The effects of migration and displacement are usually considered to be the same for men and women. However, this is often not the case. It is important to recognize how gender relations in both origin and host communities influence women’s and men’s experiences as migrants and refugees. This blog reflects on issues related to migration.
New GEM Report analysis on the intersections between gender, education, migration and displacement is being discussed today at a side event in New York during the 63rd session of the Commission of Status of Women with the African Union and the UN Girls Education Initiative. It offers a preview of the 2019 Gender Report to be released on July 5 at the G7 Ministerial Meeting in Paris.
Just under half of global international migrants are women. However, looking beyond averages, some countries are major hubs of gender-specific emigration, such as the Philippines for women and Nepal for men. And although this average figure has not changed in decades, women are now increasingly more likely to migrate to take up jobs, rather than to join male family members as dependants. This phenomenon has been termed the feminization of migration. Demand and supply for migrant women’s labour are affected by unequal gender norms in the labour market.
Migration can potentially liberate female migrants from restrictive family control and rigid gender roles. Becoming a breadwinner, not only abroad but also at home by migrating to the city, can enhance a woman’s status within their community back home.
But this opportunity can also be a major challenge. First, their departure can complicate the life and education of the children they leave behind. Second, migrant women can suffer from disadvantage related to class, race or ethnicity that intersect with their immigration status. They can be more vulnerable to sexual and racial abuse, harassment and discrimination at the workplace.
When mothers migrate for work, the education of children left behind can be badly impacted
In Indonesia, analysis of data gathered between 1993 and 2014 found that when the mother migrates for extended periods of time, there could be a decrease of up to 30% in educational spending. Children were also more likely to miss school and achieve lower grades. New analysis conducted by the GEM Report using the China Education Panel Survey data found that, when mothers migrated from village to city, the grades for mathematics, Chinese and English were substantially lower than when both parents were present. The children of migrant mothers from the Philippines were about 5 percentage points more likely to be behind in school compared to children with migrant fathers.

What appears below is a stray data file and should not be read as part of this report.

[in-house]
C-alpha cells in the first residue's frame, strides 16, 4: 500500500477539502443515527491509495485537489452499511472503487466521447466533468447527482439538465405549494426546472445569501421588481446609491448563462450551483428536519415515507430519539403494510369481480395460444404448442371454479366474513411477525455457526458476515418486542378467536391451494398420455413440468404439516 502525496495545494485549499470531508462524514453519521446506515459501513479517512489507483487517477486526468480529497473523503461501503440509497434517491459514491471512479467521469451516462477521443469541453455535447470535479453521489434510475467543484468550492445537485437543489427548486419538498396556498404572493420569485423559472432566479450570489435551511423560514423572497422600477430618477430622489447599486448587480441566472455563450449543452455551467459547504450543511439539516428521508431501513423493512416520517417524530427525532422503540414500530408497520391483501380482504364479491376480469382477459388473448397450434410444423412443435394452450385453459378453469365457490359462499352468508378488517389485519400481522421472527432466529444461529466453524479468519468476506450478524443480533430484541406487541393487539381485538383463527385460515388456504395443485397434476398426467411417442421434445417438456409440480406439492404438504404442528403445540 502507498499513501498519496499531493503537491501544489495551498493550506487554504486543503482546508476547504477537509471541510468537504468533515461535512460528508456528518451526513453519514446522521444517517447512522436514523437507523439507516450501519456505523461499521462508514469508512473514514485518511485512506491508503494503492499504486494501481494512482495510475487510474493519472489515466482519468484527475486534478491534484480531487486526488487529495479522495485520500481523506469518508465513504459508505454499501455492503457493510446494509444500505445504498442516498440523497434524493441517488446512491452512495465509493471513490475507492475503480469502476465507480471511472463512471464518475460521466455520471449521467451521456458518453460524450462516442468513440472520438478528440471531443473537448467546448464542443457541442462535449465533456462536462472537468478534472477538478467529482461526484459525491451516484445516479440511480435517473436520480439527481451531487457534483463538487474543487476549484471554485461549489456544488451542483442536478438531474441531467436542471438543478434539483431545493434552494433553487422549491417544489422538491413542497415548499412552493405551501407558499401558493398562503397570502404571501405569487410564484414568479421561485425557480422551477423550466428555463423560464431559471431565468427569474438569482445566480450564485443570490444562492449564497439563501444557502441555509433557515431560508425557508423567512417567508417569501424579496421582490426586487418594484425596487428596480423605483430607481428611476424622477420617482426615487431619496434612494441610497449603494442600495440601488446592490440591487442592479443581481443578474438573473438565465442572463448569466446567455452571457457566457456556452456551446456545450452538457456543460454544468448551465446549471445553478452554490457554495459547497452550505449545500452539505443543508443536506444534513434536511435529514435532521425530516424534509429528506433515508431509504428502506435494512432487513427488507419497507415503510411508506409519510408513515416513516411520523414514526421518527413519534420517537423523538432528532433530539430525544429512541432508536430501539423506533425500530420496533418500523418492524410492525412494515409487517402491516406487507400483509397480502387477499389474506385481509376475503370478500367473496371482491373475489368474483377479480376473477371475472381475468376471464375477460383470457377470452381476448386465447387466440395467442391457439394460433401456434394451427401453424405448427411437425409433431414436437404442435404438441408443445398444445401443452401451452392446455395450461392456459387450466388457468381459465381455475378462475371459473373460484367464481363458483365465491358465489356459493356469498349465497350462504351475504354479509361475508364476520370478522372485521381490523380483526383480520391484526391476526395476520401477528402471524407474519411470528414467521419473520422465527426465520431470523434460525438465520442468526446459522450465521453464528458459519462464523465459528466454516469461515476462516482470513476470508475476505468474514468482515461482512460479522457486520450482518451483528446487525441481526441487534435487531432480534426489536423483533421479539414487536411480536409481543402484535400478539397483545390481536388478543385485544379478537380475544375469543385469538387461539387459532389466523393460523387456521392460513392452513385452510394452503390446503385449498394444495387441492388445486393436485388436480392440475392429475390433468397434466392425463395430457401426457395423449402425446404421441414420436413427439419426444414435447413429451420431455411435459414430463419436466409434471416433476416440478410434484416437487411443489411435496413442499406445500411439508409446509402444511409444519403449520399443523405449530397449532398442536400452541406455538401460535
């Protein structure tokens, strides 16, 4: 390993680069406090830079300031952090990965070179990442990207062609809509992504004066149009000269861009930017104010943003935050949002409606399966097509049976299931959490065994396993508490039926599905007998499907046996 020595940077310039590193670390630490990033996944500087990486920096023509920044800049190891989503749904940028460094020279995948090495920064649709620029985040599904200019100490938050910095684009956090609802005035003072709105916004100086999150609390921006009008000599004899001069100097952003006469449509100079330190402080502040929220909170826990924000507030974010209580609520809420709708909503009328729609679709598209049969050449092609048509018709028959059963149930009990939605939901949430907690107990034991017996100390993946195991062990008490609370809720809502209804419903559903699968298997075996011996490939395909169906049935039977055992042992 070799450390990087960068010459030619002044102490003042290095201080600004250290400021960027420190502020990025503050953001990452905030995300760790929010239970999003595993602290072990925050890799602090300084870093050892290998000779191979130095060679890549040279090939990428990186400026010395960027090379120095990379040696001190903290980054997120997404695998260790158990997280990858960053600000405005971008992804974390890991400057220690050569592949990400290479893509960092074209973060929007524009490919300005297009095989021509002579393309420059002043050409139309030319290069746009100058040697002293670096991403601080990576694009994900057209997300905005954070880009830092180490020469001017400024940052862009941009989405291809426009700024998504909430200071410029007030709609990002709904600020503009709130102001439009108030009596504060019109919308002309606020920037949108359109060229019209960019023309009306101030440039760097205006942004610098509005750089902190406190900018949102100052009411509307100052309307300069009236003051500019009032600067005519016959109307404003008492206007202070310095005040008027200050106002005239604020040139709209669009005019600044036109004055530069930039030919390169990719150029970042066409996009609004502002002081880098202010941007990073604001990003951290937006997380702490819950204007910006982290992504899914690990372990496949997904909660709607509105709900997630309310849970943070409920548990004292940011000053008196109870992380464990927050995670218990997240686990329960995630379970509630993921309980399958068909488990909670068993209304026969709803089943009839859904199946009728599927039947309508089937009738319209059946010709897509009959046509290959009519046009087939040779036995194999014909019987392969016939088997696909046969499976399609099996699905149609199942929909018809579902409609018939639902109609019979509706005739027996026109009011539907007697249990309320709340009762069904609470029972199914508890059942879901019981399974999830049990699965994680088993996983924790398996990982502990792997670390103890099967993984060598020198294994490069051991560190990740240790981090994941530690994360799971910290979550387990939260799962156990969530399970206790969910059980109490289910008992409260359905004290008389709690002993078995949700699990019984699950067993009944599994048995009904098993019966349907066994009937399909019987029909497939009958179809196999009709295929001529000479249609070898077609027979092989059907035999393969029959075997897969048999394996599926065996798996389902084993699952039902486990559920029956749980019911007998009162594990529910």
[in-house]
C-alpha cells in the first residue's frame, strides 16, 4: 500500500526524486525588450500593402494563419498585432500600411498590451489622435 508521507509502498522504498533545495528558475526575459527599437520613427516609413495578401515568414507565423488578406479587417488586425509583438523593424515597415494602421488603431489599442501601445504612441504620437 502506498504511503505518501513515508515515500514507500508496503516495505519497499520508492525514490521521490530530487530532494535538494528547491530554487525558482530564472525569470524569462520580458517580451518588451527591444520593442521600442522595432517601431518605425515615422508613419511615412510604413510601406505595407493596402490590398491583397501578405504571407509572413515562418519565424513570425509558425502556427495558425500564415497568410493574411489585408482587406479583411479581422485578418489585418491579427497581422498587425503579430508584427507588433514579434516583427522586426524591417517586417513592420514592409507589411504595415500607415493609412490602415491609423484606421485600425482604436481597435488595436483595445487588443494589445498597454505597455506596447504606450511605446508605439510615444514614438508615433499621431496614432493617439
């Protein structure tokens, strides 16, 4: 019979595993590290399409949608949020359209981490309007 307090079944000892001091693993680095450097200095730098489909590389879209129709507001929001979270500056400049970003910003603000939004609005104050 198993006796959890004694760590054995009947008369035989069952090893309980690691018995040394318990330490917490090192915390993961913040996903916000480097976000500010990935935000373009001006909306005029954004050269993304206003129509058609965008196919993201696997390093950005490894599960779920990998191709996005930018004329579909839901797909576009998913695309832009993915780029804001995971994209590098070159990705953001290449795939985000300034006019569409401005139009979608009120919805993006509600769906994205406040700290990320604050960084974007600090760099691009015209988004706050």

When both parents migrate internally, children suffer, but particularly girls, whose education is often de-prioritized. They had to take on heavier household workloads, which often kept them out of school in the absence of mothers. A study of 400 children who lived separately from their parents in ten rural communities in China found that the children and their guardian experienced increased stress and workload. In Cambodia, left-behind children were more likely to drop out of school, and the effect was worse for girls: three-quarters of 600 household heads suggested that, if necessary, they would take a girl out of school instead of a boy.
Migrant women are more vulnerable to having their skills underutilized
Female migrants are more vulnerable to end up in jobs for which they are overqualified, a phenomenon known as deskilling. An analysis of skills wastage of highly skilled immigrants in the United States estimated that between 2009 and 2013, 32% of foreign-educated women and 27% of foreign-educated men were underemployed or unemployed, compared to 21% of US-educated men and women.
In the care industry, which employs vast and growing numbers of migrant women, deskilling is very common. In the United States, over one-quarter of home-care workers are immigrants, 85% of whom are women. Many migrant women, who were once professionals, work in jobs well below their skill level, for instance, as care assistants. They are penalized for perceived or real language challenges and suffer discrimination.
Many young female migrants have cut short their education to work as domestic labourers. In 2012, around 17.2 million children aged 5 to 17 were in paid or unpaid domestic work in an employer’s home; two-thirds were girls. In Indonesia, about 59% of child domestic workers in Jakarta and other metropolitan areas were girls from rural areas. More than half had primary education only; a further 26% dropped out at grade 7 or 8. In Peru, over 95% of domestic workers were women, and most were rural to urban migrants who migrated at a young age.
Governments and the private sector need to provide skills development and vocational training programmes to empower domestic workers, improve working conditions, and reduce perceptions that domestic and care work is unskilled. They must also put mutual qualification recognition agreements in place to guide skills assessment and recognition at the national and regional levels for varied careers as the Association of Southeast Asian Nations has done.
As more and more women migrate to work, they play an increasingly critical role in the survival of their families as well as in the economic development of their countries. But it is vital to support female migrants who often arrive with fewer literacy and language skills with education tailored to their specific needs to help them achieve their full earning potential and escape exploitative work conditions.